Changes in Commuter Benefit Tax Policy: Boon or Bane for Transit?

Buried in the fine print of the sprawling 2017 federal tax legislation is a policy change that could have a significant impact on transit and auto use. As described in RPA’s April report, New Directions for Commuter Benefits Tax Policy, private businesses can no longer deduct employee transit or parking costs as a business expense, and non-profits need to pay Unrelated Business Income Tax (UBIT) on those costs. While employees still receive the tax savings from programs like TransitChek that allow them to pay transit costs with pre-tax dollars or have fares paid by their employer, employers now have less incentive to provide these benefits. Typically, employers would now pay 21% tax on these benefits. For example, an employer with 10 employees using $100 a month of salary for transit or a parking space with that value, the added tax would be 21% of $12,000, or, $2,520.

In theory, this could have a bigger impact on parking benefits, which are far more common than transit benefits. With 260 million private cars on the road and as many as four parking spaces per car, less employer-provided parking could substantially reduce auto travel and boost transit use. However, it’s far more likely that transit benefits will feel the most impact of the new provisions because parking benefits are easier to hide and difficult to measure while transit costs are easily calculated, and because of the law’s language and IRS guidance issued in 2018. This will reinforce substantial and long-standing incentives for driving, and roll back equity and sustainability gains the transit programs delivered over the past forty years.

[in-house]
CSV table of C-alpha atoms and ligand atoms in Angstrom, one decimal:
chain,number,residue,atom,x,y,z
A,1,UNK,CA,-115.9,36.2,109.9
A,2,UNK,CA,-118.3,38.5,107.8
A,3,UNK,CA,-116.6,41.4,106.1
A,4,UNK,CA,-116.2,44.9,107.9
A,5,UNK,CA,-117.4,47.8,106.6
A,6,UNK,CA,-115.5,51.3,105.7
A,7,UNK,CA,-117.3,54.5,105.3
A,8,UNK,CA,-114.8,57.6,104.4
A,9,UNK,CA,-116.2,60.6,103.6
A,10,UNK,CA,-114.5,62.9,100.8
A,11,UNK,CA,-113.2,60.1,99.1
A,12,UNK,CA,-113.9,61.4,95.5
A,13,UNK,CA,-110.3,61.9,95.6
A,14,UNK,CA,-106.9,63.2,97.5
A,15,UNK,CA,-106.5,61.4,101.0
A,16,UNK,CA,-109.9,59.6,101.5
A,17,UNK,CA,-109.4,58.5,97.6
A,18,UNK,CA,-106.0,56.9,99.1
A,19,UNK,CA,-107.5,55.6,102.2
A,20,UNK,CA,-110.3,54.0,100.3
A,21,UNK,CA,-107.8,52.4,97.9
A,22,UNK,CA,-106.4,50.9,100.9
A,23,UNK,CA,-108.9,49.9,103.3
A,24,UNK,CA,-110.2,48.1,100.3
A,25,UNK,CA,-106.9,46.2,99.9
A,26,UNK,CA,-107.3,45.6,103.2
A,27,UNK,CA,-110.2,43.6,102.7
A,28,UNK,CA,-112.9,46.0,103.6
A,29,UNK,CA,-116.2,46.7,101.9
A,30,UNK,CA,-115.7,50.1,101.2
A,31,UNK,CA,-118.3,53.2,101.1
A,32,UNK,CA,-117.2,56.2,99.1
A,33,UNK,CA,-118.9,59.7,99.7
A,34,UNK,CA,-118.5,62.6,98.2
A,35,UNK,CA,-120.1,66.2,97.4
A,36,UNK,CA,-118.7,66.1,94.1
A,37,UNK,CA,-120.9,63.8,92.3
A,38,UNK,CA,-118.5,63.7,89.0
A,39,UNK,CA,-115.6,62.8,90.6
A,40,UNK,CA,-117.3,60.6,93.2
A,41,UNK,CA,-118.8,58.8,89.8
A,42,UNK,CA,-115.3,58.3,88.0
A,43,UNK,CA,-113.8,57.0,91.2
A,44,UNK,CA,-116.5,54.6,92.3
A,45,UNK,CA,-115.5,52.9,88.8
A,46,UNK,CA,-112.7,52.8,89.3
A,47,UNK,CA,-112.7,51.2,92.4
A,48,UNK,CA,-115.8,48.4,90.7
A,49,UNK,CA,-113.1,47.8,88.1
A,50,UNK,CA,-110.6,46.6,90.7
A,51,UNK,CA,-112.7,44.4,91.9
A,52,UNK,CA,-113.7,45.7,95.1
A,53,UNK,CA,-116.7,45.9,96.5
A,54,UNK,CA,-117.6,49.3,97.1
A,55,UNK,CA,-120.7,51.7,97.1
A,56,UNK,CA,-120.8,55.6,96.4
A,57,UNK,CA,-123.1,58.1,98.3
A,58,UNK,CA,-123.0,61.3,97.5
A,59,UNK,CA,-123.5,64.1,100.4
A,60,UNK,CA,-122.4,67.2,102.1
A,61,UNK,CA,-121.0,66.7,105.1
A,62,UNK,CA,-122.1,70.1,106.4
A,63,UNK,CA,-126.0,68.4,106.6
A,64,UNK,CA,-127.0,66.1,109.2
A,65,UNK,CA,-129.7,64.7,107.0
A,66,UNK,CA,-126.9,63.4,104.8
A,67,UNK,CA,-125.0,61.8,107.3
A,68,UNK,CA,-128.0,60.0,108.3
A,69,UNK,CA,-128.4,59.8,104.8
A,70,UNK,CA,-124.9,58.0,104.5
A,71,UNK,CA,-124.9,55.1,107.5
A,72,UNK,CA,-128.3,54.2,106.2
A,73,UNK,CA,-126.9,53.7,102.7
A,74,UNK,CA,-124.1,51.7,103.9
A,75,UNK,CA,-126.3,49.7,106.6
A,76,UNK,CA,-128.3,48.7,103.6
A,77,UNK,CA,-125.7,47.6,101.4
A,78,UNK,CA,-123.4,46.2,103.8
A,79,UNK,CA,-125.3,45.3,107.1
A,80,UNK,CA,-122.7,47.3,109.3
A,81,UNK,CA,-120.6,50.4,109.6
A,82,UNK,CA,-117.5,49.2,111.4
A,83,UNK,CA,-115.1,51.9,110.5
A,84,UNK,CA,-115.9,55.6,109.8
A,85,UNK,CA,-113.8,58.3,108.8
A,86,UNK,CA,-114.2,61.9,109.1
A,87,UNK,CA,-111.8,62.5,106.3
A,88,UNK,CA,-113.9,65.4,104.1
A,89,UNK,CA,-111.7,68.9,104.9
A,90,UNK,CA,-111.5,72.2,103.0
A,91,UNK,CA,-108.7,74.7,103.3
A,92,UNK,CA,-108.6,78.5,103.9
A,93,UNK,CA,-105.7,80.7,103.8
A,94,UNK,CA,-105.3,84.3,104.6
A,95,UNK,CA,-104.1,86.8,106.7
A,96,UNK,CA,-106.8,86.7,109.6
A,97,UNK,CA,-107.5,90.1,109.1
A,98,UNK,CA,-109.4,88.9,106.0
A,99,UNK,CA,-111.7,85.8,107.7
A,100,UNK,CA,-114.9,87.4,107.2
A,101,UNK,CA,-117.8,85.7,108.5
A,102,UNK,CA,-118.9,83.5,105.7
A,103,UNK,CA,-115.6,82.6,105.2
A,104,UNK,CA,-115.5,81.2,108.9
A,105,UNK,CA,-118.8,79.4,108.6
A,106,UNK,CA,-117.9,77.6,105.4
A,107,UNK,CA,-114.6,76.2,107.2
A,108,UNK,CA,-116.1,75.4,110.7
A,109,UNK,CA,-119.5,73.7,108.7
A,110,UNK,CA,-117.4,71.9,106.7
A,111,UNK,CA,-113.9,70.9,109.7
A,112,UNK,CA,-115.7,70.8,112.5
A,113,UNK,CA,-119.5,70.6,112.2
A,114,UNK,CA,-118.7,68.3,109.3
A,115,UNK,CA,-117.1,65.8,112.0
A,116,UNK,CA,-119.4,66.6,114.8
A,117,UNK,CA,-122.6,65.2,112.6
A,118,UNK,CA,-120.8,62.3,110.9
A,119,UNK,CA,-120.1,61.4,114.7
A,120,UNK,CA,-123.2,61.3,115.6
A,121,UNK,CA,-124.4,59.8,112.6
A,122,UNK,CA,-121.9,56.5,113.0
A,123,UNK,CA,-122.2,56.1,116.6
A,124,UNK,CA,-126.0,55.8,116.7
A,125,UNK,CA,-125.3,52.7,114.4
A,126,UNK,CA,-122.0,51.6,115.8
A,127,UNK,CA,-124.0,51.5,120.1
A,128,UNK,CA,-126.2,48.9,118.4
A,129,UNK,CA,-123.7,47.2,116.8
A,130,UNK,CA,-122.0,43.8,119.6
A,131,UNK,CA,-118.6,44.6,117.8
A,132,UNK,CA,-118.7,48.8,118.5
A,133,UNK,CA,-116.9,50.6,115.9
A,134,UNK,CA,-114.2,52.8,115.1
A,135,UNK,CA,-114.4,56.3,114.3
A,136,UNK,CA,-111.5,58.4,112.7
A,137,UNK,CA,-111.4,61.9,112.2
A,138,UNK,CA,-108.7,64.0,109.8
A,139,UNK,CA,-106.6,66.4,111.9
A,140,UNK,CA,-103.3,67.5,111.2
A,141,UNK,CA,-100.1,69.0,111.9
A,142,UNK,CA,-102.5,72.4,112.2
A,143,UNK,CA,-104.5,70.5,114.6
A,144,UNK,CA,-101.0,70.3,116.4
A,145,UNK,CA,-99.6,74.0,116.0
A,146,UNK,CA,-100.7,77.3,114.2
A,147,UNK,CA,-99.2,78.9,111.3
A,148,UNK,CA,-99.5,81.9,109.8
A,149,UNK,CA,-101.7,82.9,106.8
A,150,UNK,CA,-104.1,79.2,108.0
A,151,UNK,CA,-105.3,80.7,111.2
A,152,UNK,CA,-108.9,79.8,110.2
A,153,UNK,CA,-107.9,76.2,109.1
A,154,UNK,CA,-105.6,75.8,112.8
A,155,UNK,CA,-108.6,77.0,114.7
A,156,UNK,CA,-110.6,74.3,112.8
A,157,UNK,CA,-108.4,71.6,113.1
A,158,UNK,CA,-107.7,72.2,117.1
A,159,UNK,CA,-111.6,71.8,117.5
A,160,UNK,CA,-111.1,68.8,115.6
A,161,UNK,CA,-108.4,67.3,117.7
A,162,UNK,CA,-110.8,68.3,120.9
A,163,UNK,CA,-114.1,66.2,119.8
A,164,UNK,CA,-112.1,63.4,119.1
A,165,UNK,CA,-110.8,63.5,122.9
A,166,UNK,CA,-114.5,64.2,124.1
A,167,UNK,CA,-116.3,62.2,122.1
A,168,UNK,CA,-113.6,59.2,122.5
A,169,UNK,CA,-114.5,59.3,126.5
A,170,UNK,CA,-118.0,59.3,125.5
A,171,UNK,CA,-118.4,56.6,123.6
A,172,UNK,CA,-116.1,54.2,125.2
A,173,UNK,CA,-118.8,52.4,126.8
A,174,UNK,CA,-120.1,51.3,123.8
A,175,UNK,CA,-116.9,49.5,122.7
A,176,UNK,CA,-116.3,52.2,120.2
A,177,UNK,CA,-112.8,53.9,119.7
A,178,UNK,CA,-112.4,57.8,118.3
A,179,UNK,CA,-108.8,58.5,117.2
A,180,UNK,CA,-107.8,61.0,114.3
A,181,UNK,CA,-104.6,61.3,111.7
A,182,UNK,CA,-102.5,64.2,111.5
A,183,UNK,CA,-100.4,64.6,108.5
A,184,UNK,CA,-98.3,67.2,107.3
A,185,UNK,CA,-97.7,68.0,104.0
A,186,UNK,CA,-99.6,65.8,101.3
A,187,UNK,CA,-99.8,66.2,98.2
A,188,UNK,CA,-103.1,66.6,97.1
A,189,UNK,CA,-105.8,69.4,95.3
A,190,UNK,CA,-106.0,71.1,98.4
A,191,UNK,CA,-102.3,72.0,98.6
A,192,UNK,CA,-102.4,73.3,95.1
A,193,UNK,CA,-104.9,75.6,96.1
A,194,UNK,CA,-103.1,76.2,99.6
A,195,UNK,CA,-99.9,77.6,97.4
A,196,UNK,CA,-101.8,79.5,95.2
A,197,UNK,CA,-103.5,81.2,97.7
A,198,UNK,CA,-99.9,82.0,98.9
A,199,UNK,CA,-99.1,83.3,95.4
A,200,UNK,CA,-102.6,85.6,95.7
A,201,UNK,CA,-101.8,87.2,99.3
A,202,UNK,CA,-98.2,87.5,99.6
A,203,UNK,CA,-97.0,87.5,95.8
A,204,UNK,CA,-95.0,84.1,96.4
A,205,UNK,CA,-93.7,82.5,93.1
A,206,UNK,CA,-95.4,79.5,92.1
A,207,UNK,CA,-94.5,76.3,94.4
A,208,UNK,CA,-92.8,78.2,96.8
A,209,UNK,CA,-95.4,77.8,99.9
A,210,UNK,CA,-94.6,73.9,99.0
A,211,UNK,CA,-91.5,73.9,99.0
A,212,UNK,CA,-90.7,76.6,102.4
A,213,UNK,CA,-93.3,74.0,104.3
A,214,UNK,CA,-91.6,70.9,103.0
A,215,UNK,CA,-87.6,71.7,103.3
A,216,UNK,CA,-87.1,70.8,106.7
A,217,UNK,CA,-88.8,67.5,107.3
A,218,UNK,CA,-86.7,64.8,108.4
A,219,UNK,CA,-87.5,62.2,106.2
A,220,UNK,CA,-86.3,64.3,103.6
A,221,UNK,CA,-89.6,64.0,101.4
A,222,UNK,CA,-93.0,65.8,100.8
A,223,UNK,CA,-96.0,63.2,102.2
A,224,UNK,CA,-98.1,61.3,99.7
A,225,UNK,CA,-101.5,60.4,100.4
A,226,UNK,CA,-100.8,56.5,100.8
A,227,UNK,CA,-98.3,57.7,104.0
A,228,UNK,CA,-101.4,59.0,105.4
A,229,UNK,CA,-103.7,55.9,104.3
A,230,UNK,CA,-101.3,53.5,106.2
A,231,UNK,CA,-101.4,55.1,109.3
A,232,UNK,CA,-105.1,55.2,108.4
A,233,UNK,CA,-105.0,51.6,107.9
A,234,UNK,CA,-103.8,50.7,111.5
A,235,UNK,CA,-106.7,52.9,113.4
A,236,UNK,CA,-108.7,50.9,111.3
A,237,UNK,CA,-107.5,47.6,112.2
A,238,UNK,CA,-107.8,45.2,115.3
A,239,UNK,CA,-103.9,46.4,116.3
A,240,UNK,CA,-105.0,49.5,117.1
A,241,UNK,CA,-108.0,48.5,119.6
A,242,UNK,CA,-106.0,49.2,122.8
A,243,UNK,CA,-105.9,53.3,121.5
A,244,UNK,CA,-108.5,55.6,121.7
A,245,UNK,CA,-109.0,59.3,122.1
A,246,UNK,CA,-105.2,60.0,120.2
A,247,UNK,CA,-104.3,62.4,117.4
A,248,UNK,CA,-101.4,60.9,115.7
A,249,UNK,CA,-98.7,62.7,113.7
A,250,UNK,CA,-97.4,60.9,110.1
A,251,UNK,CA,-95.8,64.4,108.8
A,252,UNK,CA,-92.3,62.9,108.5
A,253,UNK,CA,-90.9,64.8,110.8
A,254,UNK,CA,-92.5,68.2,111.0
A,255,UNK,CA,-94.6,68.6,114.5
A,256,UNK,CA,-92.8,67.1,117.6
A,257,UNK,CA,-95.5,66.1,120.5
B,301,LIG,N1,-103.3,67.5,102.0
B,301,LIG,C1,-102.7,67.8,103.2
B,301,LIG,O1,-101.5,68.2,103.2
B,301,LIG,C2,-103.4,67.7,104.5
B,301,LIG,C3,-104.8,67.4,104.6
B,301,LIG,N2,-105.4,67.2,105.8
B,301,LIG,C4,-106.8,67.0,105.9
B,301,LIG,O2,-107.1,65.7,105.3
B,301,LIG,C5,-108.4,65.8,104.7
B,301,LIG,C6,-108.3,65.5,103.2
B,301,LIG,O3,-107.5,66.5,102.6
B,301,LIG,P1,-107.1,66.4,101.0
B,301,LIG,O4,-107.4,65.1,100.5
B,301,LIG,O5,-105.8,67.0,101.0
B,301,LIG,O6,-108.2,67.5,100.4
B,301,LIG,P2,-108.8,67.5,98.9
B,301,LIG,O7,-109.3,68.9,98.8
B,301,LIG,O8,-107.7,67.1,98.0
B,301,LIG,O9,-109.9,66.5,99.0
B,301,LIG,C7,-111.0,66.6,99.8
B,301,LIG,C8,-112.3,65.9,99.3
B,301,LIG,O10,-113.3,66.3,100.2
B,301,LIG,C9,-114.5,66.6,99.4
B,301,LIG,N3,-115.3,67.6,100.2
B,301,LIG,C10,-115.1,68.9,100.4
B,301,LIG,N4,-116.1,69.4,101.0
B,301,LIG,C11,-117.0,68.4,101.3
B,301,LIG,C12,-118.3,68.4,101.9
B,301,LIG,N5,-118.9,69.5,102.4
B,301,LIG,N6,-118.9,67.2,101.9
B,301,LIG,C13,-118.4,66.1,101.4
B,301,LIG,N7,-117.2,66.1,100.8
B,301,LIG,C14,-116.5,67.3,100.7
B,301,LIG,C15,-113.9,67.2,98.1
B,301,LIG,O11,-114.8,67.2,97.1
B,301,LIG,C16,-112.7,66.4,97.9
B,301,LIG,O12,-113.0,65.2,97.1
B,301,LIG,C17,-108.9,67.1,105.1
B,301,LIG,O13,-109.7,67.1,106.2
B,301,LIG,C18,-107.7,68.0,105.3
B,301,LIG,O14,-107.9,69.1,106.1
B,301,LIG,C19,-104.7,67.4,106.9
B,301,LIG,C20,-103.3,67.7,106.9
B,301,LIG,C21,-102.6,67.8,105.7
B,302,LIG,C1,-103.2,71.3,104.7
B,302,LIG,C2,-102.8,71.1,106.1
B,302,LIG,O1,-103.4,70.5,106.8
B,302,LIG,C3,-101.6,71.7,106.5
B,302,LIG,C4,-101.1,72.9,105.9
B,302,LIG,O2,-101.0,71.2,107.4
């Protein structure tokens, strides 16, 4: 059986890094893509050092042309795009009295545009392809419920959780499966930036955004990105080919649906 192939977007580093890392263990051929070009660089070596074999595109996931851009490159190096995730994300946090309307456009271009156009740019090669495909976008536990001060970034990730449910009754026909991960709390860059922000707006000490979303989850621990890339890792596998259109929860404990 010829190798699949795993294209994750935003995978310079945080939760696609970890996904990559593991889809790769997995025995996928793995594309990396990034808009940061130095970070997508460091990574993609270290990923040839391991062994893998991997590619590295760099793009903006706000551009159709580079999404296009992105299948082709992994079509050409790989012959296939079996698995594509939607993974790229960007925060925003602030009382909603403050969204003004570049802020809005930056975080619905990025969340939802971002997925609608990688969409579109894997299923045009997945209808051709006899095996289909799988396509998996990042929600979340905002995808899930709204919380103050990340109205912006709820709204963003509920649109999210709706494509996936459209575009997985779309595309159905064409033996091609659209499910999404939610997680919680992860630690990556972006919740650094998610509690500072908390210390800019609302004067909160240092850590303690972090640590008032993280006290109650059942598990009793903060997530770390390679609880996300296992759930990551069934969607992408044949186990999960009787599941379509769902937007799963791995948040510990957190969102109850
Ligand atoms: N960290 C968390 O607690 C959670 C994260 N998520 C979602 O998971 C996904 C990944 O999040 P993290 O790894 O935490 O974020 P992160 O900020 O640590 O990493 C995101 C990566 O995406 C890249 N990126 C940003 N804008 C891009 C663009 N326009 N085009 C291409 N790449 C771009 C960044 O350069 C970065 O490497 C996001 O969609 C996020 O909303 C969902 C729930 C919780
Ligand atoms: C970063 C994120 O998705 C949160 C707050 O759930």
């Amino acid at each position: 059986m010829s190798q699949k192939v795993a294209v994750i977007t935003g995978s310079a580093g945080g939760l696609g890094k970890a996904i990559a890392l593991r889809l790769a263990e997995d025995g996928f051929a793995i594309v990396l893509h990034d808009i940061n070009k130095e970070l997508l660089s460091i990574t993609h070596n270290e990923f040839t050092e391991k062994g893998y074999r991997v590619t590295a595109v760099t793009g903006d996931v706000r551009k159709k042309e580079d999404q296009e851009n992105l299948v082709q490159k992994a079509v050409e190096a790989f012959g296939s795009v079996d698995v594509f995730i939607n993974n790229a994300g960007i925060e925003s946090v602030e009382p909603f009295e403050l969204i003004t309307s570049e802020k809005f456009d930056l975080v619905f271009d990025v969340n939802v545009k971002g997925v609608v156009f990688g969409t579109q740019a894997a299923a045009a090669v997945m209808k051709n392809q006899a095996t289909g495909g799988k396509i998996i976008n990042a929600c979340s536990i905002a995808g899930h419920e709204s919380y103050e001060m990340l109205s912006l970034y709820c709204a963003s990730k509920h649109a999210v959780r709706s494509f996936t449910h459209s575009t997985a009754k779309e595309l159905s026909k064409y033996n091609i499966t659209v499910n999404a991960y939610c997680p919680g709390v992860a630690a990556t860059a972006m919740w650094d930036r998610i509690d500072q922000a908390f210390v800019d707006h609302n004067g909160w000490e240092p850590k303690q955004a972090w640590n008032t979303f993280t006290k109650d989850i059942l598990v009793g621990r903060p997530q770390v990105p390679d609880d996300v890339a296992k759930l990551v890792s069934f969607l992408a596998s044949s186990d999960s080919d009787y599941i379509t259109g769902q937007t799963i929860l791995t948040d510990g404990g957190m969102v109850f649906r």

Early evidence suggests most employers are not abandoning their transit programs, but employers can be expected to avoid tax on the true cost of parking they provide. For example, the IRS regulations say parking costs remain deductible if over 50% of the parking is for customers, as in shopping centers. But even one transit-using employee would cause added tax. And IRS did not speak to parking included in leases, which is very common. In softer economic times, employers may be more likely to cut their transit programs.

There has been an outcry from religious institutions, hospitals and other non-profits over the need to pay UBIT, and from bike advocates as cycling benefits were removed entirely until 2026. Congress is already considering changes to the law, but getting anything enacted in the polarized political climate will be difficult. More promising is the possibility to change IRS rules, especially to better address parking. Included in the RPA report among other ideas is that IRS could set a default cost for parking benefits (e.g., $100 per month per employee if parking is provided) just as it does for travel expenses or vehicle use. And small employers or charities might be exempted.

But it’s unclear if IRS will re-address this topic any time soon. It is currently seeking input on its 2019-2020 Priority Guidance Plan, to help them decide which areas to address. Transit advocates are submitting comments encouraging that focus on changing the 2018 regulations. Comments are due by June 7. Contact Nat Bottigheimer ( for more information.


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